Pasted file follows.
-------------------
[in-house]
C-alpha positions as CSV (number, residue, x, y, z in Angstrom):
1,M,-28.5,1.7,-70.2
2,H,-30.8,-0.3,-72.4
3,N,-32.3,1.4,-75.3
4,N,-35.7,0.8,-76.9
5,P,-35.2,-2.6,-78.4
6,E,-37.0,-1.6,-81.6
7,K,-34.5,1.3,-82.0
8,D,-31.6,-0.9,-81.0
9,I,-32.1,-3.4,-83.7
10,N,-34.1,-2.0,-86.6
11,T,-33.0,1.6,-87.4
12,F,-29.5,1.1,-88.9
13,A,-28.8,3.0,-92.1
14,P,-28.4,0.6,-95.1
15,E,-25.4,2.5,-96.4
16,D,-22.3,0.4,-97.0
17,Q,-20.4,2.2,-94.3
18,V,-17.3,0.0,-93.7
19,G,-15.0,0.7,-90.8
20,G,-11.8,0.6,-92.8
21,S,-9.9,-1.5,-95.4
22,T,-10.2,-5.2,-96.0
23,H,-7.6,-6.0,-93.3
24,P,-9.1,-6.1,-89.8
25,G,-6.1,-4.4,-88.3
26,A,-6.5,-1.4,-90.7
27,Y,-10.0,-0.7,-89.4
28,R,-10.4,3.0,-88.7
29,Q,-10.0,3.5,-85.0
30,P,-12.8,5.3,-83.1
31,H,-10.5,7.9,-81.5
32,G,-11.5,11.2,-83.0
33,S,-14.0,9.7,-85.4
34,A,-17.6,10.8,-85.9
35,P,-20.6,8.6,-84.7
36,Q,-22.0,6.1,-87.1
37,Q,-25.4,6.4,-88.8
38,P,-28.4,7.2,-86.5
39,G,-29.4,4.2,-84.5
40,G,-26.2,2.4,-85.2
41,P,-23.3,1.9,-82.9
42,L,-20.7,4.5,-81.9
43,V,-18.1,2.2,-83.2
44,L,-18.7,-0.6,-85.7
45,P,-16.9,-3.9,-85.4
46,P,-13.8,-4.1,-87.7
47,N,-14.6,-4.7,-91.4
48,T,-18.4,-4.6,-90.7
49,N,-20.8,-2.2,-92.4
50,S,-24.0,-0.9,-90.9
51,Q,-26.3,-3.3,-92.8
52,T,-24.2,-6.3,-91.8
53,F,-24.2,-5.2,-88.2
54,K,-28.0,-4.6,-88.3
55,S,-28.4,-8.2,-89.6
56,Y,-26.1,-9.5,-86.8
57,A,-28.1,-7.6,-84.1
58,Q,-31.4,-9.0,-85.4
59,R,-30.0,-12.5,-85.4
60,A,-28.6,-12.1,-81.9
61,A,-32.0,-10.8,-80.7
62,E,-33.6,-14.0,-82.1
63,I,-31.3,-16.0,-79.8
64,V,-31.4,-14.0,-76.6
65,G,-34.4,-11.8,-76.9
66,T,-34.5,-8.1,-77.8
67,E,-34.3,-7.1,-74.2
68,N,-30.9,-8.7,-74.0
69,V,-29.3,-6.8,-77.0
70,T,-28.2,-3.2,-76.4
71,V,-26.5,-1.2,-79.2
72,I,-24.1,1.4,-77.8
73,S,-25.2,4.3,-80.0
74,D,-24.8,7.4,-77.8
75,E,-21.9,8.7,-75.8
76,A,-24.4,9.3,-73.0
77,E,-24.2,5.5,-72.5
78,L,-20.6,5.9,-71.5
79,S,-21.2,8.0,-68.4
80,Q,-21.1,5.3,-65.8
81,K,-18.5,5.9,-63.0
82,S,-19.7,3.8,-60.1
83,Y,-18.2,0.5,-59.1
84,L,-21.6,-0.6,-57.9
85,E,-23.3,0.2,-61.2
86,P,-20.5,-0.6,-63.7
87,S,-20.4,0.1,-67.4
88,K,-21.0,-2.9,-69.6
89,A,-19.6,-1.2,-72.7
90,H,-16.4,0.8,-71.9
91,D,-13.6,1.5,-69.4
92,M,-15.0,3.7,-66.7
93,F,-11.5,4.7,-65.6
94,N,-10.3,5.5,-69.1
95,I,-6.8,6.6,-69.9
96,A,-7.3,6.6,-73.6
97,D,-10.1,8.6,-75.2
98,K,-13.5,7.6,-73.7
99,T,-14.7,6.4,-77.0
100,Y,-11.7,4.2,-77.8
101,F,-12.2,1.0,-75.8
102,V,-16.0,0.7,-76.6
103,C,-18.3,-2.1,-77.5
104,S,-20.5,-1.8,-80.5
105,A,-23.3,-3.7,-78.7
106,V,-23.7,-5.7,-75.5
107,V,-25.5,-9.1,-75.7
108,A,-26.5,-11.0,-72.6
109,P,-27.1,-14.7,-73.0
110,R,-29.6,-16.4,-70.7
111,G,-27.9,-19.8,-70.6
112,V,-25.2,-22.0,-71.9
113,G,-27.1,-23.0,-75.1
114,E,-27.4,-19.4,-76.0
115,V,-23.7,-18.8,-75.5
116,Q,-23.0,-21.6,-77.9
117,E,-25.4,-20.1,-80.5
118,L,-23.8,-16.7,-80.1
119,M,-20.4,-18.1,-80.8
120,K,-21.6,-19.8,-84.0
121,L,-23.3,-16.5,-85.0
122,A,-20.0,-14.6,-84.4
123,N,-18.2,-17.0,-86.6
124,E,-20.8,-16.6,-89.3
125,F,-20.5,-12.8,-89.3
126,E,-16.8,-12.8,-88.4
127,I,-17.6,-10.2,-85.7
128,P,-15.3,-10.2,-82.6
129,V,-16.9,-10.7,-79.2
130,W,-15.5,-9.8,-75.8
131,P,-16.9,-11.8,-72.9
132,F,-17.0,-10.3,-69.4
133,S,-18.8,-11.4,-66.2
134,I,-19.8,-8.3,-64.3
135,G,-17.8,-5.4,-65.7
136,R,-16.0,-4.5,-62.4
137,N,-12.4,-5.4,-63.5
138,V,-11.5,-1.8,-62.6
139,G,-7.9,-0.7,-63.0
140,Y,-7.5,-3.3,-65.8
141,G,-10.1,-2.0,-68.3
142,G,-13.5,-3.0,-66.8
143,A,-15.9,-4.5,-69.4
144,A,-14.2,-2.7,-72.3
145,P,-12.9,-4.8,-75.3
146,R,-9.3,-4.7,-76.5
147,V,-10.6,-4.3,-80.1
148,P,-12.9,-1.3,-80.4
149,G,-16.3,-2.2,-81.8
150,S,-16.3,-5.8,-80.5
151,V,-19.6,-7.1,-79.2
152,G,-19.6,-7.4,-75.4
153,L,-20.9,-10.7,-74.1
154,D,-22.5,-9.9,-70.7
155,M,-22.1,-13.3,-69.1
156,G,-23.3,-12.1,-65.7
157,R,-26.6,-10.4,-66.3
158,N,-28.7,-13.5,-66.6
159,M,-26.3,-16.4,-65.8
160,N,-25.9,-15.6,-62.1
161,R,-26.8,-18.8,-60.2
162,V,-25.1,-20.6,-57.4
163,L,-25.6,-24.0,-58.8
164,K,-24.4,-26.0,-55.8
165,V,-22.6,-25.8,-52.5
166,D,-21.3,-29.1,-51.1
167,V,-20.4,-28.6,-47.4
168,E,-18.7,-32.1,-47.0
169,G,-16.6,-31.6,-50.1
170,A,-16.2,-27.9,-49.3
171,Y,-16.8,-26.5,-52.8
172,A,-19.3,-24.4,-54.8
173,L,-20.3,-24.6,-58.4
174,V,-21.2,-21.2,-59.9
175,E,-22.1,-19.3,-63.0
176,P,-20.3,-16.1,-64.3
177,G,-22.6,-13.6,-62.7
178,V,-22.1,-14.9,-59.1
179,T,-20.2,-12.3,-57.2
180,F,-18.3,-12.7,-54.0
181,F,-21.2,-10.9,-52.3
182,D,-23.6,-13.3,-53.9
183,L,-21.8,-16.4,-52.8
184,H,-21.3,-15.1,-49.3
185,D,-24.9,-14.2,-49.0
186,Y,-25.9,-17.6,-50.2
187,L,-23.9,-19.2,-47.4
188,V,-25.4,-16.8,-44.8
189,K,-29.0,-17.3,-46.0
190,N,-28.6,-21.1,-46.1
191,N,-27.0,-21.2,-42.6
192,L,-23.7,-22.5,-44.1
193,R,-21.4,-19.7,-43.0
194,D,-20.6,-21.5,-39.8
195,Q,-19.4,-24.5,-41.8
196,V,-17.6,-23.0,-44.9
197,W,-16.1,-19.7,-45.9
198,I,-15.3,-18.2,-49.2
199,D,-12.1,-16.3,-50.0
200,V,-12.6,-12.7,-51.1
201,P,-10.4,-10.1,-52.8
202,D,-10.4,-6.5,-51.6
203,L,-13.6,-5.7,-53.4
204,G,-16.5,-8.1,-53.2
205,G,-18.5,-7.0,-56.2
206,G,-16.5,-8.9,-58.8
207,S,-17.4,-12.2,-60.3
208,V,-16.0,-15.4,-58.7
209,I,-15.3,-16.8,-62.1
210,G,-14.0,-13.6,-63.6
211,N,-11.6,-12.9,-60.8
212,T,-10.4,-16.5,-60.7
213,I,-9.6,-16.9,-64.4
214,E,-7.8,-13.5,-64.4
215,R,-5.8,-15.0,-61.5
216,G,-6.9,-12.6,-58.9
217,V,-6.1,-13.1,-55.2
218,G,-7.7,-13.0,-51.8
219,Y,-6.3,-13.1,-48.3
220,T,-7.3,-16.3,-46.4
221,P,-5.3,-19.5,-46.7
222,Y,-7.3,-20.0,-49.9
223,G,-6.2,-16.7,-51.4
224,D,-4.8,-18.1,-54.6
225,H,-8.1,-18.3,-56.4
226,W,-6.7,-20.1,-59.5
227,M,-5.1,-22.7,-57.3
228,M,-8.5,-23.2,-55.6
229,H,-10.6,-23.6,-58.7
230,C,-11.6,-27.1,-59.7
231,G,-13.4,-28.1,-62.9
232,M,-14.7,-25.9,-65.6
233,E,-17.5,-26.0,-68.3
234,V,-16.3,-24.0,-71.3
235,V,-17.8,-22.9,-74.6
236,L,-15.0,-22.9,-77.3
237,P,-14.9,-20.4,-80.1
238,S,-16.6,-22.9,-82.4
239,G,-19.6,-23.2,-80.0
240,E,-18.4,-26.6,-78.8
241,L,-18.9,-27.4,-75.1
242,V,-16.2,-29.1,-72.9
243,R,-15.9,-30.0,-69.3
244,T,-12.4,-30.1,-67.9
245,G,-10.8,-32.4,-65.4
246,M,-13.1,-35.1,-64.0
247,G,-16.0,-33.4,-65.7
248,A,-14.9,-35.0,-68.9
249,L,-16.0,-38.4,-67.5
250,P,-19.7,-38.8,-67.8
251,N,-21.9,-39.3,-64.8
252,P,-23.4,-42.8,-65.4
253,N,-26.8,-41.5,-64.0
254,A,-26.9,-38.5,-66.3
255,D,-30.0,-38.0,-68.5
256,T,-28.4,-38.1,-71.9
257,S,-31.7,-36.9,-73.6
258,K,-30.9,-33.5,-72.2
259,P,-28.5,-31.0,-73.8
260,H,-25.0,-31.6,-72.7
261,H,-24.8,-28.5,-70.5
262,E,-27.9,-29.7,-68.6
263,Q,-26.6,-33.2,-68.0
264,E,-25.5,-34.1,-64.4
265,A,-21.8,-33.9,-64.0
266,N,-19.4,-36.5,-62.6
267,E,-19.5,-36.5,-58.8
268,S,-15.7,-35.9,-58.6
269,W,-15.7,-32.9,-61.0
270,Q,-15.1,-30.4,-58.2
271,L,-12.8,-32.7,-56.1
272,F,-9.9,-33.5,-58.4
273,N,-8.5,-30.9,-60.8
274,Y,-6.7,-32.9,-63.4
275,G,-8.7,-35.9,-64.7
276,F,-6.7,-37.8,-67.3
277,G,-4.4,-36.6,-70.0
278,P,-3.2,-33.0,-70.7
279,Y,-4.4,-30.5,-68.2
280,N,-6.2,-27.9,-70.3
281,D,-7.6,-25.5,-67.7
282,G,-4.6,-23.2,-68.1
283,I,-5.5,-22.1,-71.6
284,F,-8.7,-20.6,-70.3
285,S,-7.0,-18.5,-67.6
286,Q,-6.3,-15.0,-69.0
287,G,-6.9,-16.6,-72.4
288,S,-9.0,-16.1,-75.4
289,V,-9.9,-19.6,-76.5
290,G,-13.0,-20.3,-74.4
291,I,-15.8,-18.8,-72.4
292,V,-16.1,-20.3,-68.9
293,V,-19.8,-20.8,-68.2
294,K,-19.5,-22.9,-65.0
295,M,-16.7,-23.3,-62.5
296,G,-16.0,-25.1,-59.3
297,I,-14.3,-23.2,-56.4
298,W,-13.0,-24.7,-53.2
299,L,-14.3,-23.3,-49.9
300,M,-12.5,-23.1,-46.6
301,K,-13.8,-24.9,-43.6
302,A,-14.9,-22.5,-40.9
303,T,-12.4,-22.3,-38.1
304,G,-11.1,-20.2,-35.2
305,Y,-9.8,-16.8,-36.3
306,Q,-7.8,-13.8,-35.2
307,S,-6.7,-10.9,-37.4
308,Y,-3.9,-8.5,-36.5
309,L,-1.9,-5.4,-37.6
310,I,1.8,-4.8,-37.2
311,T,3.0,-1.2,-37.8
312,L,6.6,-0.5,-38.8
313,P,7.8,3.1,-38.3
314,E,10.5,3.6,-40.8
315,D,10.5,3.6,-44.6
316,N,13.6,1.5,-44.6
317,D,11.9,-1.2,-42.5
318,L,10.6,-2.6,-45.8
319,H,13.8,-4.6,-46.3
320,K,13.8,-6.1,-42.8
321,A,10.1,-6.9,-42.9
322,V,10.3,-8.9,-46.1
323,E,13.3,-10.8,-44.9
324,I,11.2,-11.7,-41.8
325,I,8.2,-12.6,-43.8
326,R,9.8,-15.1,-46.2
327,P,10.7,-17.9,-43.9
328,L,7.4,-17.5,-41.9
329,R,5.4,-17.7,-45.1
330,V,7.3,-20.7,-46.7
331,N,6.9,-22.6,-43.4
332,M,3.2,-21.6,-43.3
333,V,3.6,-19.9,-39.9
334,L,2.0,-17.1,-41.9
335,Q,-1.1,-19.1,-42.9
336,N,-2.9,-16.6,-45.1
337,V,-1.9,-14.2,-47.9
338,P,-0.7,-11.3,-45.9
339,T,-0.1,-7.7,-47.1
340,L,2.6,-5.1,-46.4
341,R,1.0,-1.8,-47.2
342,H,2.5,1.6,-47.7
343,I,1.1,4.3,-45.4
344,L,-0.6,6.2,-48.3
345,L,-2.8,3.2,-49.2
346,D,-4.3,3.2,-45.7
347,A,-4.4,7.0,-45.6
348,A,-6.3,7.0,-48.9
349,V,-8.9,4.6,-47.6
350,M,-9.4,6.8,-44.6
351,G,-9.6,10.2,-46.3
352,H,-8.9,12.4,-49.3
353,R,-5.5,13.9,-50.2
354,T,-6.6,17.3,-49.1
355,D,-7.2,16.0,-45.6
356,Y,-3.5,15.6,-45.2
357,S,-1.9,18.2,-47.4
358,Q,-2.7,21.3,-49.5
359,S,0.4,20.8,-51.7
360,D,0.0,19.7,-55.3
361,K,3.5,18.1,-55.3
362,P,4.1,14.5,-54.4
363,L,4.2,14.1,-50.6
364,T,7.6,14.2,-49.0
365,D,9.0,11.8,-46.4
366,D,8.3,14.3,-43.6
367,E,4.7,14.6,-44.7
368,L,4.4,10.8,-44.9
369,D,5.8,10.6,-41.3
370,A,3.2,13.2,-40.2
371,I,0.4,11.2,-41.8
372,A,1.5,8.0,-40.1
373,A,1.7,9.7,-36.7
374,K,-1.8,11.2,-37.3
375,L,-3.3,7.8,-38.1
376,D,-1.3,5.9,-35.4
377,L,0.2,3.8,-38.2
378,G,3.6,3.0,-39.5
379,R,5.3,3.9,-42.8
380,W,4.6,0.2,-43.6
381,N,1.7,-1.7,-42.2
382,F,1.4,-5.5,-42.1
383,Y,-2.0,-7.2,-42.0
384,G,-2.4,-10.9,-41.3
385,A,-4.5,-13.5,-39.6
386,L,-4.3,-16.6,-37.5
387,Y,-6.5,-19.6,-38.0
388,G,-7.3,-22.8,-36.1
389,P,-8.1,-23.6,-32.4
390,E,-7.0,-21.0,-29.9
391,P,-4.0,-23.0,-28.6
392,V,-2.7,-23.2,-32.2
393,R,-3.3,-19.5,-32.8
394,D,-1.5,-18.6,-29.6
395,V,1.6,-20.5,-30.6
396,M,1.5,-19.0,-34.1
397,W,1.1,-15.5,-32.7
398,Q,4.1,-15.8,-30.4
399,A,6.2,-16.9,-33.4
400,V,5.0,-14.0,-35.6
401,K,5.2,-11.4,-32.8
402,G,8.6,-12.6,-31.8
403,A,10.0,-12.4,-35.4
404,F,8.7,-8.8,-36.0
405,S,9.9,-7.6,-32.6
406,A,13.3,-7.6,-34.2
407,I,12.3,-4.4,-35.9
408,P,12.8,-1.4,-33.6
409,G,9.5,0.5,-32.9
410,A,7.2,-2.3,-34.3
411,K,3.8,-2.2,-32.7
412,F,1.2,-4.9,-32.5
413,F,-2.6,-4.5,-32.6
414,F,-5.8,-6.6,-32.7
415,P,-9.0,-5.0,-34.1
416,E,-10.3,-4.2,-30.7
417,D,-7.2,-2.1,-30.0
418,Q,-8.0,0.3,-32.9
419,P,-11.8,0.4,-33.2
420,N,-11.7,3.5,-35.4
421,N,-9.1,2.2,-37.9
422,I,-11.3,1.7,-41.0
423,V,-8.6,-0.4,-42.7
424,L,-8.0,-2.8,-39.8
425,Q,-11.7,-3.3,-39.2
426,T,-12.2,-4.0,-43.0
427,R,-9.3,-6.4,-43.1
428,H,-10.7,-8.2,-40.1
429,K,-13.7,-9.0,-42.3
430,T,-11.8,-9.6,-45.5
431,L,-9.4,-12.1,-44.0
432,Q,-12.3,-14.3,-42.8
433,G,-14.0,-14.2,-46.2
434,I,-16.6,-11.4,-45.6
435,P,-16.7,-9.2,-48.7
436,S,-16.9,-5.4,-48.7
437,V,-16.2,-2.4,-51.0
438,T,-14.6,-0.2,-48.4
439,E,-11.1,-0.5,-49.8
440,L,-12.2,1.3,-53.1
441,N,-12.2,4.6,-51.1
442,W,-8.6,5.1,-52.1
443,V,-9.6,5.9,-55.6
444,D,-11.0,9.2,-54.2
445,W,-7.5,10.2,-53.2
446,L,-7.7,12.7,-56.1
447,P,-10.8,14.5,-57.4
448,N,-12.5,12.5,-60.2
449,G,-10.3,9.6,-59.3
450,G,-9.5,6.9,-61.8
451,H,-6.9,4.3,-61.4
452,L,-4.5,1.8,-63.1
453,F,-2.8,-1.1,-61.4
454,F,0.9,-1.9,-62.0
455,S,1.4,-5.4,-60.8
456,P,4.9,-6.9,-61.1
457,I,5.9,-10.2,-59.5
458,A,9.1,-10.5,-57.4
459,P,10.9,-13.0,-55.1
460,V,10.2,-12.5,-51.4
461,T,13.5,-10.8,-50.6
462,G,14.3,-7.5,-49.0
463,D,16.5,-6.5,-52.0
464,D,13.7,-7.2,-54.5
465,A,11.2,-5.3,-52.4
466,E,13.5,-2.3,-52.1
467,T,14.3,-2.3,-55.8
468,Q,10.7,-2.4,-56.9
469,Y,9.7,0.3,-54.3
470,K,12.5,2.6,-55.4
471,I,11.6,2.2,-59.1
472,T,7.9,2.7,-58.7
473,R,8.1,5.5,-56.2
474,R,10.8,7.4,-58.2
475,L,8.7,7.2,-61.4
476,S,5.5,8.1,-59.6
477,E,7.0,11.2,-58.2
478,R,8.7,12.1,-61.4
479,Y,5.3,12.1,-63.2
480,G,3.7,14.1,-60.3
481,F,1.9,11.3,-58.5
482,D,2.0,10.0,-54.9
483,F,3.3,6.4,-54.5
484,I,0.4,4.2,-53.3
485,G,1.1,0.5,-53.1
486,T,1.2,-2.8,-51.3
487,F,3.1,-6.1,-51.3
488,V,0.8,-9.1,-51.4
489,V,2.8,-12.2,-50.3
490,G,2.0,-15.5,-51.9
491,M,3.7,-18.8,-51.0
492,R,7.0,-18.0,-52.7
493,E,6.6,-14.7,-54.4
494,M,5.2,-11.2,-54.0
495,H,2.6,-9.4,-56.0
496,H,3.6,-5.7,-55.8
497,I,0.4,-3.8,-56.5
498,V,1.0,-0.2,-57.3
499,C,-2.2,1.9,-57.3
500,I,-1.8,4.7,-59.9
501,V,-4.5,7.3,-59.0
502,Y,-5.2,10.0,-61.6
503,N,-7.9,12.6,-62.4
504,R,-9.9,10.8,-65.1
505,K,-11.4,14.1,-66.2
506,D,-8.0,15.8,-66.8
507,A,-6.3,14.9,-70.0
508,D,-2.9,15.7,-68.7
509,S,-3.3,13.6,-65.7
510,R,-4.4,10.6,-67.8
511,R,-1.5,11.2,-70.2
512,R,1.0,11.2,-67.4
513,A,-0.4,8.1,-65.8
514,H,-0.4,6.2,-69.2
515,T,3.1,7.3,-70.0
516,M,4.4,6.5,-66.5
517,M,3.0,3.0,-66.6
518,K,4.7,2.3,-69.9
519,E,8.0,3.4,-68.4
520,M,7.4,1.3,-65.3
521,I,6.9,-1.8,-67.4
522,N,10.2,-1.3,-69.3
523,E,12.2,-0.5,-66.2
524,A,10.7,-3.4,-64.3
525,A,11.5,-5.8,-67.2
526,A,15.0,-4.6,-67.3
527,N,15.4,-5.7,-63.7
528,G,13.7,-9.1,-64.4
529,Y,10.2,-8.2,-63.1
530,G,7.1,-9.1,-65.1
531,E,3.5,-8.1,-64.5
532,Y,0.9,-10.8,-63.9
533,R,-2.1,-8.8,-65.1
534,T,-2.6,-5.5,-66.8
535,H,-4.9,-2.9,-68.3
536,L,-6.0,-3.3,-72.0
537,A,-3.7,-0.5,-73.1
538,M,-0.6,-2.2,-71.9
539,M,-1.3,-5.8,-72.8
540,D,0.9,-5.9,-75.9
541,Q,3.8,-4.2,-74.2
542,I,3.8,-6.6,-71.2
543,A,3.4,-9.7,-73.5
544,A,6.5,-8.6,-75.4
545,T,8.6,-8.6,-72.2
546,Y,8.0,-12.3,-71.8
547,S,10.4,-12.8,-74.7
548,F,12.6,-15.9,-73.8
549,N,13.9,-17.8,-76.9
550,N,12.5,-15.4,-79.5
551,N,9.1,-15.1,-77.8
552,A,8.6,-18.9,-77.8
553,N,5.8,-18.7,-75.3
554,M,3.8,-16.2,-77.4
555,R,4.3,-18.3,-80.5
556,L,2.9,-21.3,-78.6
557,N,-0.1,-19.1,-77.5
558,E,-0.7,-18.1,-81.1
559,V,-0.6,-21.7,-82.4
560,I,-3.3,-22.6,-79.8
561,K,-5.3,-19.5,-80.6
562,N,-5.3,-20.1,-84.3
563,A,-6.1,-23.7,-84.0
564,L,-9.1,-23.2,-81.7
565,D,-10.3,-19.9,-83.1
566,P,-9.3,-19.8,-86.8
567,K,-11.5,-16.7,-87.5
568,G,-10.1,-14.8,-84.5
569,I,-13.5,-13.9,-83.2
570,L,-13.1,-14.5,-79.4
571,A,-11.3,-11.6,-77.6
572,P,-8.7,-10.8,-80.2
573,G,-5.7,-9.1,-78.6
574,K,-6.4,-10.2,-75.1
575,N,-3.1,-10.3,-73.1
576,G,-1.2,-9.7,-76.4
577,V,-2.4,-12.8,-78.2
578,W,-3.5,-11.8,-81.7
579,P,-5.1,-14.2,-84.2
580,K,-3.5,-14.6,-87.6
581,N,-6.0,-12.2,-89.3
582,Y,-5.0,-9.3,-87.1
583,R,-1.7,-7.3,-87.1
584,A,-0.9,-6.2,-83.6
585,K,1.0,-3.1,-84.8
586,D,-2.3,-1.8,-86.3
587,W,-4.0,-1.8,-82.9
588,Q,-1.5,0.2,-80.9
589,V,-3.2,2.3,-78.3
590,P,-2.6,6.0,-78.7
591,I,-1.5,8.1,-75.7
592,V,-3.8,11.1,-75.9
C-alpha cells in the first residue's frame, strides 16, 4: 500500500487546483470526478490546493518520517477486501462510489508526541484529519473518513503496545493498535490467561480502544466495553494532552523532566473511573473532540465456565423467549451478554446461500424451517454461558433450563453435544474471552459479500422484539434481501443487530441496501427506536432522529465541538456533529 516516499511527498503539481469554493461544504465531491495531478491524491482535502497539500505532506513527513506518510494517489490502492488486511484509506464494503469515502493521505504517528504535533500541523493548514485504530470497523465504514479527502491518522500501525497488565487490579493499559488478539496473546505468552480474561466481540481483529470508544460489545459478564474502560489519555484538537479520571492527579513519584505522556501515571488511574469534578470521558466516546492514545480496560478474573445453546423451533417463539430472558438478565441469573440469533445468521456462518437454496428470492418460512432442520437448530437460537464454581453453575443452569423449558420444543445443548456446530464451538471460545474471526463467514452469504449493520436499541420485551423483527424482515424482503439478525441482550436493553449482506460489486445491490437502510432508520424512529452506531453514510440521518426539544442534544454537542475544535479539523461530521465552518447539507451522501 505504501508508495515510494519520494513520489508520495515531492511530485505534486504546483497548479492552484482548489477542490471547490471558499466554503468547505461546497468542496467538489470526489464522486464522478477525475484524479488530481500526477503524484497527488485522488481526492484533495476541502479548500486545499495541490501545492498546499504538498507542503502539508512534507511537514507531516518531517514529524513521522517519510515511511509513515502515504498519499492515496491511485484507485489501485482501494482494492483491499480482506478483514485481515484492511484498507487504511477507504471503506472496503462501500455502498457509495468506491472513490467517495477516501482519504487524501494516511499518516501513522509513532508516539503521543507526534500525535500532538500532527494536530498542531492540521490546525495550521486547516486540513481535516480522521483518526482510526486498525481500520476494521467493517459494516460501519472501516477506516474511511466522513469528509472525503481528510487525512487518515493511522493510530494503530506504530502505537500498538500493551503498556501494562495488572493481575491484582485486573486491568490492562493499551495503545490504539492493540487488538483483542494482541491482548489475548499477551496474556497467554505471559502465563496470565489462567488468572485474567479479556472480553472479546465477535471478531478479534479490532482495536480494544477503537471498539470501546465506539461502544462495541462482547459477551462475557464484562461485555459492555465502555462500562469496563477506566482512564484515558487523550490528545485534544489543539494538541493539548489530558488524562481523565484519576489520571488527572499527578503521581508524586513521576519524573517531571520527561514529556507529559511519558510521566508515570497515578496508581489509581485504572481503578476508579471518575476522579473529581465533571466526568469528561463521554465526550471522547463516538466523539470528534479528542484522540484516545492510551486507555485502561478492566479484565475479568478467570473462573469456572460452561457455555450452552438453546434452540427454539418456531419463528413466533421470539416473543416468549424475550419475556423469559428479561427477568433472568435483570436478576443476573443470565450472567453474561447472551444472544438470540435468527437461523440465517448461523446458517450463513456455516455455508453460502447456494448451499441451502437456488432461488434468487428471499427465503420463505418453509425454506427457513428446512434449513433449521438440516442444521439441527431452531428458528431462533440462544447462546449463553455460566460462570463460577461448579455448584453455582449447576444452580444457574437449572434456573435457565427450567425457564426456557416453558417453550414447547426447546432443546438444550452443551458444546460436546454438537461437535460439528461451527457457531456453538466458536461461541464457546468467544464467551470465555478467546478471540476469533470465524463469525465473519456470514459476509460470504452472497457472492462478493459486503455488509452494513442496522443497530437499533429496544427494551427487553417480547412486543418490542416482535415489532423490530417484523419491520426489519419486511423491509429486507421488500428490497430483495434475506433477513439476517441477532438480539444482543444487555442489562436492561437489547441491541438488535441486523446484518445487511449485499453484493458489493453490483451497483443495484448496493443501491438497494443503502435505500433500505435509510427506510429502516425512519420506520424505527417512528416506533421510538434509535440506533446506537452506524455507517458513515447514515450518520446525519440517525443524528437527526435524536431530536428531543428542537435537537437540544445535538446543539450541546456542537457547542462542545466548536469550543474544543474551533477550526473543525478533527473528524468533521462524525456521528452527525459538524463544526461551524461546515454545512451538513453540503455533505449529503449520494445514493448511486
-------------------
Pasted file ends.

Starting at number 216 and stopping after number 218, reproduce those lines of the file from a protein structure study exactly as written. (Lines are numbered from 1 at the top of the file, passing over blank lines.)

214,E,-7.8,-13.5,-64.4
215,R,-5.8,-15.0,-61.5
216,G,-6.9,-12.6,-58.9